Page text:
Trillium Book Award Author Readings June 16

Profile on Rhonda Douglas, with a few questions

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Rhonda Douglas

by rob mclennan

Originally from Grand Bank, Newfoundland, Ottawa writer Rhonda Douglas has published her poetry and fiction in literary journals across Canada and in New Zealand, and has been a board member of Arc Poetry Magazine. Her poetry and fiction has earned prizes in the Newfoundland and Labrador Arts and Letters Competition, Memorial University’s Gregory J. Power Poetry Contest, The Malahat Review’s Far Horizons Award for Poetry and Arc Poetry Magazine’s Diana Brebner Prize, as well as First Prize for short fiction from Prairie Fire and Room magazines. As part of her 2011 Fiction Contest win from Room magazine, the journal offers:

“... Rhonda Douglas is markedly aware of the narrative challenge she’s undertaken,” Amber Dawn says about “God Explains the Collapse of the Cod Fishery.” “The quirky tension between God’s macro (biological oceanography) and micro (the plight of [protagonist] Wilfred Green) dilemmas make [this] a surprising and utterly enjoyable read.”

Douglas is the author of the poetry collection Some Days I Think I Know Things: The Cassandra Poems (Signature Editions, 2008) and the poetry chapbook How to Love a Lonely Man (Apt. 9 Press, 2013). She is a graduate of the Humber School for Writers and the University of British Columbia Optional-Residency MFA Program in Creative Writing.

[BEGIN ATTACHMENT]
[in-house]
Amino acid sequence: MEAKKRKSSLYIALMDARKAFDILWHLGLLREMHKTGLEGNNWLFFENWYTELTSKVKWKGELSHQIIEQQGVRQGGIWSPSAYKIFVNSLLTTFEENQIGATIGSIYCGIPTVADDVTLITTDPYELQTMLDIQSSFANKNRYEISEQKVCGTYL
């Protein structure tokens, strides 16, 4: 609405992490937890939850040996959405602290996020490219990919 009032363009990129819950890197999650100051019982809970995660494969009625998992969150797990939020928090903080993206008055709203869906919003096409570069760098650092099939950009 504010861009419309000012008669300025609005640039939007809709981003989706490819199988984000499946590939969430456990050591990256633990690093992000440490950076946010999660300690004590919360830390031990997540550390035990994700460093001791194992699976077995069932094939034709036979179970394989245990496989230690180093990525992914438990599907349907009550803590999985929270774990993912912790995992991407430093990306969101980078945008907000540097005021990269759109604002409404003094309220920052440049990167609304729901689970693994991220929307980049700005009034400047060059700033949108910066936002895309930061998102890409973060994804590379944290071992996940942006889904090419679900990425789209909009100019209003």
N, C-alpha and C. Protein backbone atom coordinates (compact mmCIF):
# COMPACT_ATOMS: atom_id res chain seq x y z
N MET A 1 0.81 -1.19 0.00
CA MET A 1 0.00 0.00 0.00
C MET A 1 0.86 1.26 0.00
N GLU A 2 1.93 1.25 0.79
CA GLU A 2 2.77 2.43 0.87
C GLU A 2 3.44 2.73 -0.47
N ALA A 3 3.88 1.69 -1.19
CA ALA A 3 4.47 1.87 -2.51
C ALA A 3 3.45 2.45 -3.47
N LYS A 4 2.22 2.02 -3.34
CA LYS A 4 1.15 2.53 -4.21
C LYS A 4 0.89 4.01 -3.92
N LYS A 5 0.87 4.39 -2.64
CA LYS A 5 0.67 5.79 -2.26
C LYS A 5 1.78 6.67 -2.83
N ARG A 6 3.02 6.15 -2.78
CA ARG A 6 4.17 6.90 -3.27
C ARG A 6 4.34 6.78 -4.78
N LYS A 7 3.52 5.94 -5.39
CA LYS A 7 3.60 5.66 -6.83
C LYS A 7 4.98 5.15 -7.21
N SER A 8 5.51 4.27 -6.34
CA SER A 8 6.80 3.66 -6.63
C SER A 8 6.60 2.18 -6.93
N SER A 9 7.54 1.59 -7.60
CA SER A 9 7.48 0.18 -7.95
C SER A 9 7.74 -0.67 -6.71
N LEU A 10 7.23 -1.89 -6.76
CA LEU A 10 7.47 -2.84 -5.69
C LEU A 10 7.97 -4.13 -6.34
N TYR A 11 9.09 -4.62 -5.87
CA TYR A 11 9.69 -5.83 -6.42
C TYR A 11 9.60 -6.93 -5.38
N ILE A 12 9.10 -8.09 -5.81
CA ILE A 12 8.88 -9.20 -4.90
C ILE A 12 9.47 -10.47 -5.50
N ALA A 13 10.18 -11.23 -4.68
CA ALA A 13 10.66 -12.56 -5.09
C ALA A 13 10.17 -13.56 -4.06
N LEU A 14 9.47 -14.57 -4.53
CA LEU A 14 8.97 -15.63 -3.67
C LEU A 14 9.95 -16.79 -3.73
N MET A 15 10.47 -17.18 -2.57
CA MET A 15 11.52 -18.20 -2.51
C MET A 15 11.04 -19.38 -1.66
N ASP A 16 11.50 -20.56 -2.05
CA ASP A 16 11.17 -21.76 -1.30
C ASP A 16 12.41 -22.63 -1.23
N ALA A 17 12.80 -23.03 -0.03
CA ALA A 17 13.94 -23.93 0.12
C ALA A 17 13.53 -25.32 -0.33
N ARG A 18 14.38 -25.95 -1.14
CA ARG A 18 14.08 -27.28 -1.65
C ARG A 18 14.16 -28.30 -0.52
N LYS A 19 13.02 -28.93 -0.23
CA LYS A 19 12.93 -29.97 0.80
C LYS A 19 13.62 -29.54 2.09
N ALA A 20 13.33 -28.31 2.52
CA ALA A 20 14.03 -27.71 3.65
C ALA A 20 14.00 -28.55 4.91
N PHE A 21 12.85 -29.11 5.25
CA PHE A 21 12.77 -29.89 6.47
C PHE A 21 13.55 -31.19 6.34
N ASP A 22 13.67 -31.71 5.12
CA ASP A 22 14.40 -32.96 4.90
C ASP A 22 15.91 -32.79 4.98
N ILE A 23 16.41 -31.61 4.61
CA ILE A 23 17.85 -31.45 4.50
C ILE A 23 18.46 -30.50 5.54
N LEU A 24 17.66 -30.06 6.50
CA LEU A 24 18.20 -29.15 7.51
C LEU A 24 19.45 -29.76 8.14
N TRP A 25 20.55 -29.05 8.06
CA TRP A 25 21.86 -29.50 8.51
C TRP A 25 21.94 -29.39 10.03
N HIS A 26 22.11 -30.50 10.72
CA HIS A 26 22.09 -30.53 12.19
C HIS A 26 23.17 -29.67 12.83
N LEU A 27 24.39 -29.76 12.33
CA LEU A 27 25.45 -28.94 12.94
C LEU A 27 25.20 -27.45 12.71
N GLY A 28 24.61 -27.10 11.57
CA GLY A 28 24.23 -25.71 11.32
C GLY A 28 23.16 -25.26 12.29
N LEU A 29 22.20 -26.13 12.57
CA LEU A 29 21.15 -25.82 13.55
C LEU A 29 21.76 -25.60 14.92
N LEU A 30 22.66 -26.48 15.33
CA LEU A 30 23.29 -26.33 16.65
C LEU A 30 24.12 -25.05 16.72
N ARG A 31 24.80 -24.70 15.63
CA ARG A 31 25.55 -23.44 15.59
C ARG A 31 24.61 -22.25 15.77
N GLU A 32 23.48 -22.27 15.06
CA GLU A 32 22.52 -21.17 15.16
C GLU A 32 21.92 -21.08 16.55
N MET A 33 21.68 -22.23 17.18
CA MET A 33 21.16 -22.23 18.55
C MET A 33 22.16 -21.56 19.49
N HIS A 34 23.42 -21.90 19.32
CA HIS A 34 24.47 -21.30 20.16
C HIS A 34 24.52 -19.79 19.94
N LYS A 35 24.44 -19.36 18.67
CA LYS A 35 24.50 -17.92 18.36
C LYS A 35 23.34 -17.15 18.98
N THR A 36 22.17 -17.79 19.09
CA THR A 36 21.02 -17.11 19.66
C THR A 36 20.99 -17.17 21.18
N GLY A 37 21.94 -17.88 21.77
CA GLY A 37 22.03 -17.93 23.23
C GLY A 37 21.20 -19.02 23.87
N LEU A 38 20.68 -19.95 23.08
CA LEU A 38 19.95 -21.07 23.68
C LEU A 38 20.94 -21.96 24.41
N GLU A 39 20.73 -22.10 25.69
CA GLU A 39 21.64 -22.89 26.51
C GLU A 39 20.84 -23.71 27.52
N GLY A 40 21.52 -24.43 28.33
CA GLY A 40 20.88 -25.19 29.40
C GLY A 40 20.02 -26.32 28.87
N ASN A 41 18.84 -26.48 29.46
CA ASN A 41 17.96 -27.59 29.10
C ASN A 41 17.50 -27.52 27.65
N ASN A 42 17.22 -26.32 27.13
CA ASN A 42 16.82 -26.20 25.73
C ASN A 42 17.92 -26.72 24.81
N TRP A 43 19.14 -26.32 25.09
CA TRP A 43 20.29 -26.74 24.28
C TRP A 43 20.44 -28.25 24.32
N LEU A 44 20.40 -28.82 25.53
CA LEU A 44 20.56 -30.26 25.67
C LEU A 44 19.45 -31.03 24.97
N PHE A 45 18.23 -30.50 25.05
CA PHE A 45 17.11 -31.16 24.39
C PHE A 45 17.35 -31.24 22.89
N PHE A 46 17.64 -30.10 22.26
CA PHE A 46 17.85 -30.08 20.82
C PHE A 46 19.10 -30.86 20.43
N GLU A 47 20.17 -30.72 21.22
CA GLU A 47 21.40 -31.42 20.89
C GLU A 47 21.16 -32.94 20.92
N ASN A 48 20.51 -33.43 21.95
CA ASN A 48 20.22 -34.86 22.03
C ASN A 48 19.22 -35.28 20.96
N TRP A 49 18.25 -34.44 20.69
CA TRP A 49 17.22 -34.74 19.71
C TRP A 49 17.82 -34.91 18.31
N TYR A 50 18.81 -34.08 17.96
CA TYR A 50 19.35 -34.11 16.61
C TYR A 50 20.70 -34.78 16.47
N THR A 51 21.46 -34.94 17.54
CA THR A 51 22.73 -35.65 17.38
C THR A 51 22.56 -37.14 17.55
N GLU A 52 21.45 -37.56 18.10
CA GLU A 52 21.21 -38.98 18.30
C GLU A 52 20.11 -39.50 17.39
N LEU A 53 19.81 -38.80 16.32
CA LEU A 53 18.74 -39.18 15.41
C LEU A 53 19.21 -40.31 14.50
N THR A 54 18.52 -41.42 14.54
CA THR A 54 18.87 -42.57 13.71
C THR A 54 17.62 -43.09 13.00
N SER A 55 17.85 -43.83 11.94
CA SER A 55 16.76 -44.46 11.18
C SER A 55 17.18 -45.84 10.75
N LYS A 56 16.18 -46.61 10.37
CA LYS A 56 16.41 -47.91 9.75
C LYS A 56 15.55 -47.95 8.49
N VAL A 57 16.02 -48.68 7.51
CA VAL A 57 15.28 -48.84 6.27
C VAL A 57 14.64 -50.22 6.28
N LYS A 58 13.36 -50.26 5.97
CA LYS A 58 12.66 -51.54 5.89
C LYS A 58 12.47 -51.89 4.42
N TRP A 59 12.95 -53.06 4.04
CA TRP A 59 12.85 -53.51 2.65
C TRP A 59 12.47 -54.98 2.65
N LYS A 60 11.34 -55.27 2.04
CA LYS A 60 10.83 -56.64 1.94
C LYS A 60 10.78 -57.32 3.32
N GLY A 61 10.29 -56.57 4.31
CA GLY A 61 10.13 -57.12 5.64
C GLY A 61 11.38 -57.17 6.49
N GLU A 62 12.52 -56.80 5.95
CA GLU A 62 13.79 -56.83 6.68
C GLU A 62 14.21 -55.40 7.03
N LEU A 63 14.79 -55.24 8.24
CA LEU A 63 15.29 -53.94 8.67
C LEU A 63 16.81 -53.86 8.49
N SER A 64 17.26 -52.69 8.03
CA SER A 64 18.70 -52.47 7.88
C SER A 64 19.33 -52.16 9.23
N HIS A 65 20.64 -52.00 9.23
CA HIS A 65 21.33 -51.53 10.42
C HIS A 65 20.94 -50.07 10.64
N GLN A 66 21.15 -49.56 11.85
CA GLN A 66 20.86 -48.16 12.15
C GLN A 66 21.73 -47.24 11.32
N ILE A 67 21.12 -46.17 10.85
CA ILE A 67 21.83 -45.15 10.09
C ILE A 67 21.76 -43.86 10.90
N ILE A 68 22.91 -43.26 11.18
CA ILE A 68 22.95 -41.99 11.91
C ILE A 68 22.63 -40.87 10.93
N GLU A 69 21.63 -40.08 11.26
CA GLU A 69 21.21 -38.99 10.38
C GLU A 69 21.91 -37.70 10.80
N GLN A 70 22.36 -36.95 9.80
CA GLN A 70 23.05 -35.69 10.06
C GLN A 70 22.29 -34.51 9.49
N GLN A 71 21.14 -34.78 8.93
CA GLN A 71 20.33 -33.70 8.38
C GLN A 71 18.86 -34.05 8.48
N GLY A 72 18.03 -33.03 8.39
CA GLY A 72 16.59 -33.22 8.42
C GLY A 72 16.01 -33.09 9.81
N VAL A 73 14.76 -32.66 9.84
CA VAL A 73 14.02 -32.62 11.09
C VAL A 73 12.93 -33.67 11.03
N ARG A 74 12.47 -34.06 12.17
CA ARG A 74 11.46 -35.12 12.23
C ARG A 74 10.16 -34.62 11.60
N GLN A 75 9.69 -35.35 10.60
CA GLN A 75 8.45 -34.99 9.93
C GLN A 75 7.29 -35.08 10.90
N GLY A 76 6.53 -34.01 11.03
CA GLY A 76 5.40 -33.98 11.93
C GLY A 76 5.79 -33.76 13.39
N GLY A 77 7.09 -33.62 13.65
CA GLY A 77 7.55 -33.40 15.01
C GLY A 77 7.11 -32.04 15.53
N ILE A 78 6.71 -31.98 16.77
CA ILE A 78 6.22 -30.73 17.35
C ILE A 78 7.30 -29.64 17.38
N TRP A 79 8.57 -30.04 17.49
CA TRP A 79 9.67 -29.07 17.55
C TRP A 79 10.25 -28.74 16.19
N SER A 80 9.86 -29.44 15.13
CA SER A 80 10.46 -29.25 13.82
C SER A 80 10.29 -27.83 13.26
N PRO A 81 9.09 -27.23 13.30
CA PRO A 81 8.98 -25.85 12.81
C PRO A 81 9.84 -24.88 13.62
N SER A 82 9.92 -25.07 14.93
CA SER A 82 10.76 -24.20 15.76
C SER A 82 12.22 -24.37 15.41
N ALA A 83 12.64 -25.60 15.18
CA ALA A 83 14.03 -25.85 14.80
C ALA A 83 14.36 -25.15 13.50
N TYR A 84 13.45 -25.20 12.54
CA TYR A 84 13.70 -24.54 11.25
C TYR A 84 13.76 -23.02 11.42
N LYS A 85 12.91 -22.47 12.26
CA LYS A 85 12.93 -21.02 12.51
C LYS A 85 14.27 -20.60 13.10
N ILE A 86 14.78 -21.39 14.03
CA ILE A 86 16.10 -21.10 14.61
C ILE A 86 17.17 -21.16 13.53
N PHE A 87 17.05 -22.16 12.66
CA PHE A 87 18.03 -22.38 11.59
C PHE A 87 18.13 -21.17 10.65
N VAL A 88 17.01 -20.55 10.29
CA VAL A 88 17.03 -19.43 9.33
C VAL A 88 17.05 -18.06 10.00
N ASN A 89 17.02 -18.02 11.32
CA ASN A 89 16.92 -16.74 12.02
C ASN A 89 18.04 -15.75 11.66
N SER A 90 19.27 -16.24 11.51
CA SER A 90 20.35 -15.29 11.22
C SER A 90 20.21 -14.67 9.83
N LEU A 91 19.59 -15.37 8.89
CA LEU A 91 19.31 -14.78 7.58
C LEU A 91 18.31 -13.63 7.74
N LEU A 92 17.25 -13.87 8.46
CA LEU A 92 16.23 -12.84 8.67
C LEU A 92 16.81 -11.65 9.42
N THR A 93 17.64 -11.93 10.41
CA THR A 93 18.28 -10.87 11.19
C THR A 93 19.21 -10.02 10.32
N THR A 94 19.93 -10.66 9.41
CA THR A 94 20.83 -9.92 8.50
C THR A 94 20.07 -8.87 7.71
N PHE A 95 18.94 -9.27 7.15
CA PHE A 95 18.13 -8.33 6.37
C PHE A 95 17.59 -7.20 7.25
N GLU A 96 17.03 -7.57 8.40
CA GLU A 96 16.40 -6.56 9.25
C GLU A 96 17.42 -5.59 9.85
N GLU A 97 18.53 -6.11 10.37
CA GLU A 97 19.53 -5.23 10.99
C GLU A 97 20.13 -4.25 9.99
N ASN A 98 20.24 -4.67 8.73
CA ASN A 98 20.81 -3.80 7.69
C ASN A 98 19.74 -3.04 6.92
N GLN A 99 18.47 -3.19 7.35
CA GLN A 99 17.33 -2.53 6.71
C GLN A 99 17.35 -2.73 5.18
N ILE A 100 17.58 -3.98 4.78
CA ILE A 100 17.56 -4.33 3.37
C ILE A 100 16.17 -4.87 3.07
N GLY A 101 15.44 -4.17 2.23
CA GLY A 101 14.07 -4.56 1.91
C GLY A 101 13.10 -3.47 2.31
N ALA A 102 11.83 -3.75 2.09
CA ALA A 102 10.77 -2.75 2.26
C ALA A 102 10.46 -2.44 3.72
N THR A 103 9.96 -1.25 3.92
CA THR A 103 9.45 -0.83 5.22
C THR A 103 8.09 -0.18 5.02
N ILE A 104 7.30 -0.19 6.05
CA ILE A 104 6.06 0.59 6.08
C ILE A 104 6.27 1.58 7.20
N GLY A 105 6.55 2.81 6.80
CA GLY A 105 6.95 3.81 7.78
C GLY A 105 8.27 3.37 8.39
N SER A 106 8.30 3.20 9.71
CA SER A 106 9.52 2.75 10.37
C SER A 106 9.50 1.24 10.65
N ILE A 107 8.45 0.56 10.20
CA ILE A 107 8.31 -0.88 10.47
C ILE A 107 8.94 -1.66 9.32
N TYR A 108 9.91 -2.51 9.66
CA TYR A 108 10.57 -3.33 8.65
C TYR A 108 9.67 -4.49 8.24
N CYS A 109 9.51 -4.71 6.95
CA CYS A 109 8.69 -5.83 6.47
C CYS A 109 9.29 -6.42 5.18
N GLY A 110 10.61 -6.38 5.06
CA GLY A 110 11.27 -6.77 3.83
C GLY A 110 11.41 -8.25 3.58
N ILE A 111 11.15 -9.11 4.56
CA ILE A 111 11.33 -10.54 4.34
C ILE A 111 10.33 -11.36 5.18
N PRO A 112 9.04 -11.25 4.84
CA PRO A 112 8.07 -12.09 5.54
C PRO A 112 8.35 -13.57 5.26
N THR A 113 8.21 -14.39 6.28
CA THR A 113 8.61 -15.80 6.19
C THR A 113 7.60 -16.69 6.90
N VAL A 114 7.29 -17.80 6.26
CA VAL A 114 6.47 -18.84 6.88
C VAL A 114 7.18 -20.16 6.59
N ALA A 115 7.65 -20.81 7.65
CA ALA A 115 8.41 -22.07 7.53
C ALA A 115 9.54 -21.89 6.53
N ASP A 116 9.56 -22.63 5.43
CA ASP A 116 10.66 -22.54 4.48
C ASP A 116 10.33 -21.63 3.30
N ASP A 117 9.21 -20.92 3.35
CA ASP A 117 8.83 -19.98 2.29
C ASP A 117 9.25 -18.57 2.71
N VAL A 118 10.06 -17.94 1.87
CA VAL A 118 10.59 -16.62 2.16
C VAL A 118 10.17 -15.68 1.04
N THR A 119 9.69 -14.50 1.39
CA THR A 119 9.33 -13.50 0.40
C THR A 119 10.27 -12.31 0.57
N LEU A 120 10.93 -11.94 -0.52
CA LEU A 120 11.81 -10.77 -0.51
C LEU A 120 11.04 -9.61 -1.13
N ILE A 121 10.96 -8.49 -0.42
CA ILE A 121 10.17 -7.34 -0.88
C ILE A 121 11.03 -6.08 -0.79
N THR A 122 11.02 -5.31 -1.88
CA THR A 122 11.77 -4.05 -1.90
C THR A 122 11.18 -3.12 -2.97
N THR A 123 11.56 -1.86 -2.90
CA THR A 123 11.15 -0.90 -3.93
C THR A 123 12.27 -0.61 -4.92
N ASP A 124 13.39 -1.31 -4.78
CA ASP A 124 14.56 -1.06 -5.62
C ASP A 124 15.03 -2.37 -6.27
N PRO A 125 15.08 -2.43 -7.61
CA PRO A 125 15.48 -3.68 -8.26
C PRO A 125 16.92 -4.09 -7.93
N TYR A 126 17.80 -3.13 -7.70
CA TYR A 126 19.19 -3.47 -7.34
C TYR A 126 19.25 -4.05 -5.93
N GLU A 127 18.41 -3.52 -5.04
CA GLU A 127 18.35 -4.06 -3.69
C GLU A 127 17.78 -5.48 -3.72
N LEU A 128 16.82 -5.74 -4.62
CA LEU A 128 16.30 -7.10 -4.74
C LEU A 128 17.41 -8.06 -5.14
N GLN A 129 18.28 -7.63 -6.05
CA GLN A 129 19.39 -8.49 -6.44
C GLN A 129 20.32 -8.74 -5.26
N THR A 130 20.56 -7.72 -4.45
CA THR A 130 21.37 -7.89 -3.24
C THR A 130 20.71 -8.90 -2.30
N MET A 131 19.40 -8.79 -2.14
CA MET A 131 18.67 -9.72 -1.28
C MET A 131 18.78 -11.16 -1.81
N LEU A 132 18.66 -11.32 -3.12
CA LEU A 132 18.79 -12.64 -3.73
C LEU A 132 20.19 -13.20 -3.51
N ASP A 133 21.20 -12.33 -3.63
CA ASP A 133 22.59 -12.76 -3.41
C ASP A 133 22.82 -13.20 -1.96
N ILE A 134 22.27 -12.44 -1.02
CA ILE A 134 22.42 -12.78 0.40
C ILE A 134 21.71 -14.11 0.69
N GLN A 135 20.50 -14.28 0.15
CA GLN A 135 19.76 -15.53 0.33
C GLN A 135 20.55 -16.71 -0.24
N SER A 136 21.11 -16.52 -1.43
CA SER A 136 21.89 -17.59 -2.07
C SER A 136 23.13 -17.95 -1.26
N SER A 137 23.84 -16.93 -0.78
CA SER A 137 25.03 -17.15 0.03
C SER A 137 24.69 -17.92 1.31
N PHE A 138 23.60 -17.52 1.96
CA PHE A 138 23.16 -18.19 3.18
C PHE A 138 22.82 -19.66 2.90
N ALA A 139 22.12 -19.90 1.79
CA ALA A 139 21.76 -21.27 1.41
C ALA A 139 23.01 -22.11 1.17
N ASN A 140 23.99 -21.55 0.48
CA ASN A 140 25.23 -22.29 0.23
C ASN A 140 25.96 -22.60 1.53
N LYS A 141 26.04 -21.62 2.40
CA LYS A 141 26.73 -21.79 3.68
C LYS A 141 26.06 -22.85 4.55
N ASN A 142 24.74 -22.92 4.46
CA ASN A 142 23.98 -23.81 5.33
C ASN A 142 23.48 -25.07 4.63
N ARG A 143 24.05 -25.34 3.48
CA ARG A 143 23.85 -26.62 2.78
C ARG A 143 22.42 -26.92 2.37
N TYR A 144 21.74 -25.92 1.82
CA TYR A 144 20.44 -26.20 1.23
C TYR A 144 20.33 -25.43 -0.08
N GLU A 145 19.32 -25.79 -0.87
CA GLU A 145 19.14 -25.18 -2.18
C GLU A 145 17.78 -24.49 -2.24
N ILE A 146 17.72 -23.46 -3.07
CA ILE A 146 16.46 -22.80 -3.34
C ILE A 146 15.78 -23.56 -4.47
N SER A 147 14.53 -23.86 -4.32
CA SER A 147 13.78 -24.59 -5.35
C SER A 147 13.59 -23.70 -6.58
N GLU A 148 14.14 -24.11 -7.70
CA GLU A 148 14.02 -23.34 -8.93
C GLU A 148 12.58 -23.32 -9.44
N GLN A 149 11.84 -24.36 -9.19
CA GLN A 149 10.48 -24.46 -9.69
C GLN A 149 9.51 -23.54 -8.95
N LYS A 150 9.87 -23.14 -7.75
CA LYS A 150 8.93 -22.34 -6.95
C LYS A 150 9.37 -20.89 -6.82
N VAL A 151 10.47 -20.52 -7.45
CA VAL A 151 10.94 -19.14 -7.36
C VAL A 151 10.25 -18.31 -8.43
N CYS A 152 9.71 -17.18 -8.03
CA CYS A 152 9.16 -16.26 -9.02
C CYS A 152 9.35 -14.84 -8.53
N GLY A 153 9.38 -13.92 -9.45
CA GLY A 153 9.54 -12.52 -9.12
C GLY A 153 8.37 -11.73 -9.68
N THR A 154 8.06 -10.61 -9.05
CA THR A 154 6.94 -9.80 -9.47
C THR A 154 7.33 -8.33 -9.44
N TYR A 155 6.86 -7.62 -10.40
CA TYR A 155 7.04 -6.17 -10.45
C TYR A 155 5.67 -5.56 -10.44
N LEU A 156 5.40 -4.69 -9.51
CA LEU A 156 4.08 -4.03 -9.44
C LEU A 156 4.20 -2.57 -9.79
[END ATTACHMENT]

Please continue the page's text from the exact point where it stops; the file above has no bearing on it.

This month sees the publication of her first work of fiction, the short story collection Welcome to the Circus from Freehand Books. As part of her “12 or 20 questions” interview posted October 5, 2010, she briefly spoke on her process: “Fiction begins with a fascinating character for me, someone I just can’t resist. That person is facing some serious dilemma or just caught in a ridiculously human moment and then things take off from there. Only when I started working on my novel did I begin to think ‘book-book’ from the start, otherwise I prefer to deal with one dilemma at a time.”

Her bio claims that you “can find her online at and on Twitter: @shallicompare . She splits her time between Ottawa and the Maple Leaf Lounge,” but she has spent the past seven months very far from home: working, travelling and writing through Africa and South America as Global Projects Director for Women in Informal Employment: Globalizing and Organizing (WIEGO). She returns to Ottawa just in time to read from her new collection of short stories at the Ottawa International Writers Festival on April 28th, with a separate launch for the book in Ottawa on May 9th. Publisher’s Weekly, in a recent review, has already declared Welcome to the Circus “an exhilarating read,” writing:

This debut short story collection from Douglas (Some Days I Think I Know Things: The Cassandra Poems) contains 10 stories, all of which bubble with originality and daring. Douglas captures the voices of her characters perfectly within the different forms her stories take. […] Even in stories that take more traditional forms, Douglas’s skill and insight are evident as she explores recurring themes of love and escape: three teenagers from Cupids, Newfoundland, are infatuated with their French teacher and the cosmopolitan life he represents; an anthropologist is more than captivated by an unfrozen Neanderthal discovered in Drumheller; a teenage boy, obsessed with the idea of love, cuts the words of John Donne into his flesh.